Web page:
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Nepal plea on Constitution

New Delhi, Oct. 22: Nepal Prime Minister Baburam Bhattarai today appealed to Indian leaders to help his country draft a new constitution with a veiled warning of a rethink on the current peace process if the effort failed.

“We are optimistic about the (drafting of) the constitution,” he told a gathering of leaders across the political spectrum. “But if we fail, there is going to be this big question whether or not the peaceful, democratic path is appropriate.”

Bhattarai said his party, the United Communist Party of Nepal (Maoist), which leads the mountainous nation’s ruling alliance, had been forced to take up arms to fight against the monarchy and autocracy but joined the democratic process when the opportunity came.

The hint was clear: this was Nepal’s last chance for peace and the “big question” lurked if the effort failed.

The Nepal Prime Minister, who ends his four-day official trip to India tomorrow, requested Indian leaders to exercise their influence on the opposition Nepali Congress not to hinder the peace process.

“Help us through different means to bring this constitution-drafting process to a successful conclusion,” he said at a “high-tea party” hosted by NDA convener Sharad Yadav at his residence.

“Democracy,” he underlined, “has to be made participatory. If we fail to do it legally, constitutionally, then people will be forced to raise arms.”

Among those present at the party were BJP leaders Sushma Swaraj and Murli Manohar Joshi, the Congress’s Digvijaya Singh, Ahmed Patel and Janardan Dwivedi, CPM general secretary Prakash Karat and Bihar chief minister Nitish Kumar.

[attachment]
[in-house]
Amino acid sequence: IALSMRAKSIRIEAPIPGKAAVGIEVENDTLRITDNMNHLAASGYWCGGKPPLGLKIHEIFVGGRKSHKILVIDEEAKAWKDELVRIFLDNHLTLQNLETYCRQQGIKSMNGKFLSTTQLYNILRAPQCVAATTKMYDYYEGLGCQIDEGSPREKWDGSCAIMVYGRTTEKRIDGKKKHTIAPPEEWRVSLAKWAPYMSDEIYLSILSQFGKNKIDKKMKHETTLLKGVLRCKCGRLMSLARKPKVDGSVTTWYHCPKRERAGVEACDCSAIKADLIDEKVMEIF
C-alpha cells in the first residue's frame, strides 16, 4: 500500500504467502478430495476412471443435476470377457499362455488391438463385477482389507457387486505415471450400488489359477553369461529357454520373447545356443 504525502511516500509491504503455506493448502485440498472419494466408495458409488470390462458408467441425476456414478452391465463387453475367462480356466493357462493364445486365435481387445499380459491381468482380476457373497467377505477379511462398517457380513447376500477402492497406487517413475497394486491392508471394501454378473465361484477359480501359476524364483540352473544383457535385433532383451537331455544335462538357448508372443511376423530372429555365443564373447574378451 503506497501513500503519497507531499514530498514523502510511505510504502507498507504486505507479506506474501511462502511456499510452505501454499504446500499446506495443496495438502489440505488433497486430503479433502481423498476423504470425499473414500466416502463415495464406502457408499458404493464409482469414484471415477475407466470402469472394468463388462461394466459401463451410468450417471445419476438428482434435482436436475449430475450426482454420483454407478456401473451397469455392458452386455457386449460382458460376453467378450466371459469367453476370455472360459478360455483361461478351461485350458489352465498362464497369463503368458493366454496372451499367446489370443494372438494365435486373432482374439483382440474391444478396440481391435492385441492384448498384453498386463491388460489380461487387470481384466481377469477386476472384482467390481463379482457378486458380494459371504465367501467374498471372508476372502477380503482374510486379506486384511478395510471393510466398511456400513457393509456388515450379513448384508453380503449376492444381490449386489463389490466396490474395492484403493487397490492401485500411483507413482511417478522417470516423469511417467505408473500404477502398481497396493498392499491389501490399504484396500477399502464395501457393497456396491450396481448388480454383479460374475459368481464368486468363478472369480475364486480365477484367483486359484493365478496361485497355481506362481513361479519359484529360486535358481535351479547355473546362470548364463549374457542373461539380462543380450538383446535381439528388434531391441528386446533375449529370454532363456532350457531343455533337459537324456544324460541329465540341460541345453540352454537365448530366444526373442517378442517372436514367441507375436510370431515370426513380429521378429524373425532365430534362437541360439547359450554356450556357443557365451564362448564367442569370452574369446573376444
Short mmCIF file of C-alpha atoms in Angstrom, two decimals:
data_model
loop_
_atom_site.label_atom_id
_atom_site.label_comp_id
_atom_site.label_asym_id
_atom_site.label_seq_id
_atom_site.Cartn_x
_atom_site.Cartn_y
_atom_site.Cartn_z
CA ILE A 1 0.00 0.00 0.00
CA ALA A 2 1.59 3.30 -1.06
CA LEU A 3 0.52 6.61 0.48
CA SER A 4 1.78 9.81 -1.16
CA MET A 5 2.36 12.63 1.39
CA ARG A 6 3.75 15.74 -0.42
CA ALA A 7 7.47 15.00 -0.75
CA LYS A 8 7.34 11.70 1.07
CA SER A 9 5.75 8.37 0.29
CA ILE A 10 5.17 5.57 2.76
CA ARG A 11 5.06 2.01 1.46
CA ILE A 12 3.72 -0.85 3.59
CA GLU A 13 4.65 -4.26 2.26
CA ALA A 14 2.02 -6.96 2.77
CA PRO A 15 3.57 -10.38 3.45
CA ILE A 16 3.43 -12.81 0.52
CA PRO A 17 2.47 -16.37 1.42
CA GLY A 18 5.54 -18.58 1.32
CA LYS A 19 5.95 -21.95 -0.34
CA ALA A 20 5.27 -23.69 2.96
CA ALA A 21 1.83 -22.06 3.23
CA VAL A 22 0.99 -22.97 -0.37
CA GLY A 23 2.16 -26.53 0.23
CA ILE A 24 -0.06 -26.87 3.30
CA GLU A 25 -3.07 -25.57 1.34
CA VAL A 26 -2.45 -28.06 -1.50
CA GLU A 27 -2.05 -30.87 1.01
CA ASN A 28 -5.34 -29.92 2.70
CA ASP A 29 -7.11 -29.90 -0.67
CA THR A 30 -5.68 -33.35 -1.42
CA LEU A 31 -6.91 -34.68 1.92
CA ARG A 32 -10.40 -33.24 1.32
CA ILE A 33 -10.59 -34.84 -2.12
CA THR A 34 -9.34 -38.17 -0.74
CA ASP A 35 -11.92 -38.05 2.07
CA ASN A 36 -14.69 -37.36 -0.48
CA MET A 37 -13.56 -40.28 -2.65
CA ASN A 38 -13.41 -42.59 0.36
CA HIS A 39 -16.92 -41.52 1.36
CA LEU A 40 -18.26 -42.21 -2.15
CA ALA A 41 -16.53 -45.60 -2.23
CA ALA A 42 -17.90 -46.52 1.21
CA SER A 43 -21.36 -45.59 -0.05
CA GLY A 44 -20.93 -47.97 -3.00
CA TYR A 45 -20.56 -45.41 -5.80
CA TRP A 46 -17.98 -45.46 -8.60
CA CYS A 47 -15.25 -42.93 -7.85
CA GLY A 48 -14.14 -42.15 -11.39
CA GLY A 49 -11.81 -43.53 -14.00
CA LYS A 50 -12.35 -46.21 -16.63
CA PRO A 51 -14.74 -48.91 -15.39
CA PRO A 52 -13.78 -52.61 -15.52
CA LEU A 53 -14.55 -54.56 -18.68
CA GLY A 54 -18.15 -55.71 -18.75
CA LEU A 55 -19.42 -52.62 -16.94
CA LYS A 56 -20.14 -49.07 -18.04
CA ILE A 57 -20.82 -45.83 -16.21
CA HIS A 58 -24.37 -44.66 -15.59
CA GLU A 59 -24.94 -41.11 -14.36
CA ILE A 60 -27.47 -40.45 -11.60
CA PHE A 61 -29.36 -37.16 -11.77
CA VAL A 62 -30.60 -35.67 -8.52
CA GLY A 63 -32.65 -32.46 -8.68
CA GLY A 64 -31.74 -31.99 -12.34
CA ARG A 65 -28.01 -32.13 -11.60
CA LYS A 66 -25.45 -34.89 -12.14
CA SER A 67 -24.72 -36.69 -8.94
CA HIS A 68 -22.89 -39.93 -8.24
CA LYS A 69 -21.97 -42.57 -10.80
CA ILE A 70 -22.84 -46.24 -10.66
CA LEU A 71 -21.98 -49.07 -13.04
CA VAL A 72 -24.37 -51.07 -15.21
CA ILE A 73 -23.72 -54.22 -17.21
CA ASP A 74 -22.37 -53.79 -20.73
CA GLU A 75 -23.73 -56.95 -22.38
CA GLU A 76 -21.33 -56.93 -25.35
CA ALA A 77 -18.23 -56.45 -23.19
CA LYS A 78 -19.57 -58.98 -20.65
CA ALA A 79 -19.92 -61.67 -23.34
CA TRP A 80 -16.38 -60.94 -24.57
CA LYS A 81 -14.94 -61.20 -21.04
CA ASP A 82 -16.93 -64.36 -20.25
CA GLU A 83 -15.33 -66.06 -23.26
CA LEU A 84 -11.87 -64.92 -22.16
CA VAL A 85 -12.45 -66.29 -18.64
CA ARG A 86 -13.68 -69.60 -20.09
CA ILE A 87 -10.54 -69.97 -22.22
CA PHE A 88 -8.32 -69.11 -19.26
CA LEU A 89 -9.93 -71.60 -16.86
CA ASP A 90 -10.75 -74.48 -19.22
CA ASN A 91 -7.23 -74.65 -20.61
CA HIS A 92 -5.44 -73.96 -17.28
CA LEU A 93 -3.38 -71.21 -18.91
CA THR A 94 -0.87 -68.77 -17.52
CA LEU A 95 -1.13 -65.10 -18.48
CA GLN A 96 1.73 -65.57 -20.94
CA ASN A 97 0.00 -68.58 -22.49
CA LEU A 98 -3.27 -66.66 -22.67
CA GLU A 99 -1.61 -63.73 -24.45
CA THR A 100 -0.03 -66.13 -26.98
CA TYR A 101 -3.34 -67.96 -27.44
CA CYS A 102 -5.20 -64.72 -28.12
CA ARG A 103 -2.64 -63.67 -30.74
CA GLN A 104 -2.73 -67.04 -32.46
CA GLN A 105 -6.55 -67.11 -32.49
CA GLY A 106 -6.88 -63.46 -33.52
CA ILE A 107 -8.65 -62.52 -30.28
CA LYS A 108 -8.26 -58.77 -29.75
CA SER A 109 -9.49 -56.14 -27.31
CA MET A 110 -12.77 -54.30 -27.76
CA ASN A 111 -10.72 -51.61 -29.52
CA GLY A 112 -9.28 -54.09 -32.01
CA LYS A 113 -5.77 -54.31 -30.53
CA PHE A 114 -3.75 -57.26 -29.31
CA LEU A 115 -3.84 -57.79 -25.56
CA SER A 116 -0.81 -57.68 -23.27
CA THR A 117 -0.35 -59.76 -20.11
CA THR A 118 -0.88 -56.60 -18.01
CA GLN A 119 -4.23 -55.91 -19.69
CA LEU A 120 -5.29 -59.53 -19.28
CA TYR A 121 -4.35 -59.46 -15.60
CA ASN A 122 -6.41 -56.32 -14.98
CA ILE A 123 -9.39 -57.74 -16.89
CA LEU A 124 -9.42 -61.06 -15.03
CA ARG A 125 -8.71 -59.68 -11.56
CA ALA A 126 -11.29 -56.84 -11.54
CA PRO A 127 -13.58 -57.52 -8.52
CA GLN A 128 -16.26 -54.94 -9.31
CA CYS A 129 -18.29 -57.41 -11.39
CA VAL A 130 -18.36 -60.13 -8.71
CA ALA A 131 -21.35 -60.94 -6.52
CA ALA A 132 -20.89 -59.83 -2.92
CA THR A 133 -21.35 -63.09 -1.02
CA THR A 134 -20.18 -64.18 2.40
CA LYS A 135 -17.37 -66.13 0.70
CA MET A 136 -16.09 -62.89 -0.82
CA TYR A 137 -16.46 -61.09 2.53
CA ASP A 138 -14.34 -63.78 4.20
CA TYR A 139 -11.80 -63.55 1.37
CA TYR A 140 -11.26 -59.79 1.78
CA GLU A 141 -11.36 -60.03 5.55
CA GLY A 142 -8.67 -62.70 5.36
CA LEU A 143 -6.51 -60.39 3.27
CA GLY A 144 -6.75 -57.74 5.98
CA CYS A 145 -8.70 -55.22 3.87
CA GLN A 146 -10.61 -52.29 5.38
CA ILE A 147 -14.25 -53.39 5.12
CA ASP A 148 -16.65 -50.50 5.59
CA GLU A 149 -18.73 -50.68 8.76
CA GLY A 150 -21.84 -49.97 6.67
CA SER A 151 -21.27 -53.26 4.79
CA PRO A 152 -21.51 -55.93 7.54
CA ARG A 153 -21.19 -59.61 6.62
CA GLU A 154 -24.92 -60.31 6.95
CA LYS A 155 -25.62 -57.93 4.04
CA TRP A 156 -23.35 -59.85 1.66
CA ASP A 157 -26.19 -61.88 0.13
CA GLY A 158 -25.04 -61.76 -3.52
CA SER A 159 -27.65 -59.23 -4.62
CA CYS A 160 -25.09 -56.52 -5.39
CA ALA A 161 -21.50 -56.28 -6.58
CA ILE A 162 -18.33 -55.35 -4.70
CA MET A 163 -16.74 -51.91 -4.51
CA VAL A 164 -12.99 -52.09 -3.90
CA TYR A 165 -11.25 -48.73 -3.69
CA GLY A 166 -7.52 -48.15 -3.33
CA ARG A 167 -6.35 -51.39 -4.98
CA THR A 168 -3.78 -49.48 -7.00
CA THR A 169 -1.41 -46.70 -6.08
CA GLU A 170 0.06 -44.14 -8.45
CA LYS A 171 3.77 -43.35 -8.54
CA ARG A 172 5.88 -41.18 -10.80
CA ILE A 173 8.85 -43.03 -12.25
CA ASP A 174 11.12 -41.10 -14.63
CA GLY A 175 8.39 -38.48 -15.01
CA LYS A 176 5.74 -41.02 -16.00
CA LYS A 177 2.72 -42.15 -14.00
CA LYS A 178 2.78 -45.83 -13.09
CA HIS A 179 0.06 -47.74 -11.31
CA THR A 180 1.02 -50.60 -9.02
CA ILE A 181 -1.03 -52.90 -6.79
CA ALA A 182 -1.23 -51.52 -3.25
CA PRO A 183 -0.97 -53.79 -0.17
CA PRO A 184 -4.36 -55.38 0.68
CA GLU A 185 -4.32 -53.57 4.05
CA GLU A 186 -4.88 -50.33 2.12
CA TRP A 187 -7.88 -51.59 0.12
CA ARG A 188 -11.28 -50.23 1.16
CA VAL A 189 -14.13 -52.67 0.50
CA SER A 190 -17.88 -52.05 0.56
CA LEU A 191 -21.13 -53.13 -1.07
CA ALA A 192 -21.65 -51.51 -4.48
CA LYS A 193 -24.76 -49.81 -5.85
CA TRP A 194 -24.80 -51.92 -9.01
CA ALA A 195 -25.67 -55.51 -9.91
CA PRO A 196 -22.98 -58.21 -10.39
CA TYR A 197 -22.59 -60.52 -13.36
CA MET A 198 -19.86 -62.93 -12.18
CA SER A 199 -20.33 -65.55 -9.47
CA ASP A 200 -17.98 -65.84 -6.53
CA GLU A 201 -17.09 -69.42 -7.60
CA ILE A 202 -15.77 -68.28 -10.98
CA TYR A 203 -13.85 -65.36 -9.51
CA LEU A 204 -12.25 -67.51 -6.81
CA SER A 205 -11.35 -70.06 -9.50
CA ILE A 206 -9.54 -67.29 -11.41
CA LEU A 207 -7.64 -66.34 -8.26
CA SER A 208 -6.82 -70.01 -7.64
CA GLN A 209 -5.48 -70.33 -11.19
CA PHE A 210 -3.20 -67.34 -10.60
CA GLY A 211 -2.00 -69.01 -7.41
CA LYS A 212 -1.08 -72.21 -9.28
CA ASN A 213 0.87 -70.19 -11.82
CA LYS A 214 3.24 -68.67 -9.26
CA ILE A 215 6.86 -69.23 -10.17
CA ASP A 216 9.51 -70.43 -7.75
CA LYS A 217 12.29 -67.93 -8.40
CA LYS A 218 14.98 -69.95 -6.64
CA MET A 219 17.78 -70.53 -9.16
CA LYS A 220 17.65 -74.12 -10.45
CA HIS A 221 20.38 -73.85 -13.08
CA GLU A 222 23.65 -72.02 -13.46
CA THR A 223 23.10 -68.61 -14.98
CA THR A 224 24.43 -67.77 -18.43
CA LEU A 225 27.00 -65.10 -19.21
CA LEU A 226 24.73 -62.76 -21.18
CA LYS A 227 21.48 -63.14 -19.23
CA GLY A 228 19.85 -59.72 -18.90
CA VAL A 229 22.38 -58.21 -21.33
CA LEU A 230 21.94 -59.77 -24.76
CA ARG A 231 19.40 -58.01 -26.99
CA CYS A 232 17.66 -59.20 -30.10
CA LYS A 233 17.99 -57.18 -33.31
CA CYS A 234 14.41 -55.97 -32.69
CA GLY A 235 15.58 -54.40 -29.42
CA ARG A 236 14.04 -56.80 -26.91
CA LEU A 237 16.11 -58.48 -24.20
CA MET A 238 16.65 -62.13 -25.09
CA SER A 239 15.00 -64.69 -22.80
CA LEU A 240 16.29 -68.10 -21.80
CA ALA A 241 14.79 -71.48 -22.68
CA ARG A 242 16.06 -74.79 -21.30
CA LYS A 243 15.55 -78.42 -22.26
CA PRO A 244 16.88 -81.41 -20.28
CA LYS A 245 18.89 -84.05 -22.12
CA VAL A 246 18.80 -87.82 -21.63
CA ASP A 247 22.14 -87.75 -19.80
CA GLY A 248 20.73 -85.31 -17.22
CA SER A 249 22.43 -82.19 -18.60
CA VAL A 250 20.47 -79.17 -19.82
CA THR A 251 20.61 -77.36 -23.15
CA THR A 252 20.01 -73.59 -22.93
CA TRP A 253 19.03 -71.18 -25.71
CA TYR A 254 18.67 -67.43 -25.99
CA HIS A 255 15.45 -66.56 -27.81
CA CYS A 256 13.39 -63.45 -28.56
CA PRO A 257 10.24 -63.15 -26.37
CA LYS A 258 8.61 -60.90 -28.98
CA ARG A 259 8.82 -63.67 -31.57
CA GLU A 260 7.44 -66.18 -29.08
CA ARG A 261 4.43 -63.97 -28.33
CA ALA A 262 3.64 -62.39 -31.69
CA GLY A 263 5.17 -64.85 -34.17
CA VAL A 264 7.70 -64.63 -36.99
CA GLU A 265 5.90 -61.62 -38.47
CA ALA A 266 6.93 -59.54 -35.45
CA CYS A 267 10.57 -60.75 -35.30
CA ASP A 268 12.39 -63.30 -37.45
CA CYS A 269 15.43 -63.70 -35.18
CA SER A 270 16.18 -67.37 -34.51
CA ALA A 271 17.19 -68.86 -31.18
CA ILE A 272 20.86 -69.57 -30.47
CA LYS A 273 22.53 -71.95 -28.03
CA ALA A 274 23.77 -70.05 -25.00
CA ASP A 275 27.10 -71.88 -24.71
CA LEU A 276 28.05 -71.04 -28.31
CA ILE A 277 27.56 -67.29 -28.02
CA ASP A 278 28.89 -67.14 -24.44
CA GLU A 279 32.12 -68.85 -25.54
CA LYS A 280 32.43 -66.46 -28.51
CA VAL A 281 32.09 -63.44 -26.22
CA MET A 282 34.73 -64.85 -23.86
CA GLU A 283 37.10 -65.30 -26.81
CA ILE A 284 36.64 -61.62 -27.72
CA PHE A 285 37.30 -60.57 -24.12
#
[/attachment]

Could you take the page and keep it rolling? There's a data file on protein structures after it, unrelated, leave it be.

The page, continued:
Congress veteran Dwivedi, who sat with Karat during Bhattarai’s speech, said he didn’t “want to get into this question whether raising arms is justified”.

The Maoist Prime Minister also had a word of advice for Indian leaders, including the Marxists. Instead of copying the western model of democracy which, he said, had only helped to serve the interest of a small section of society, Bhattarai said South Asia should assimilate the thoughts of “original thinkers” like Mahatma Gandhi and Ram Manohar Lohia.

Bhattarai described his visit to India as “successful” and said he was “quite happy” that the two sides had been “able to foster a sense of trust”.

“Whatever misunderstandings were there have been dispelled…. A new chapter has been opened up in Indo-Nepal relationship,” he said, thanking India’s political leaders for honouring him.

Bhattarai, who was Karat’s junior at JNU, reminisced about his “long years” in India. “I got my political training in India. People think I got degrees in India. That is not important. Several people get such degrees. But the degree of struggle I got in Delhi, that is important,” he said.

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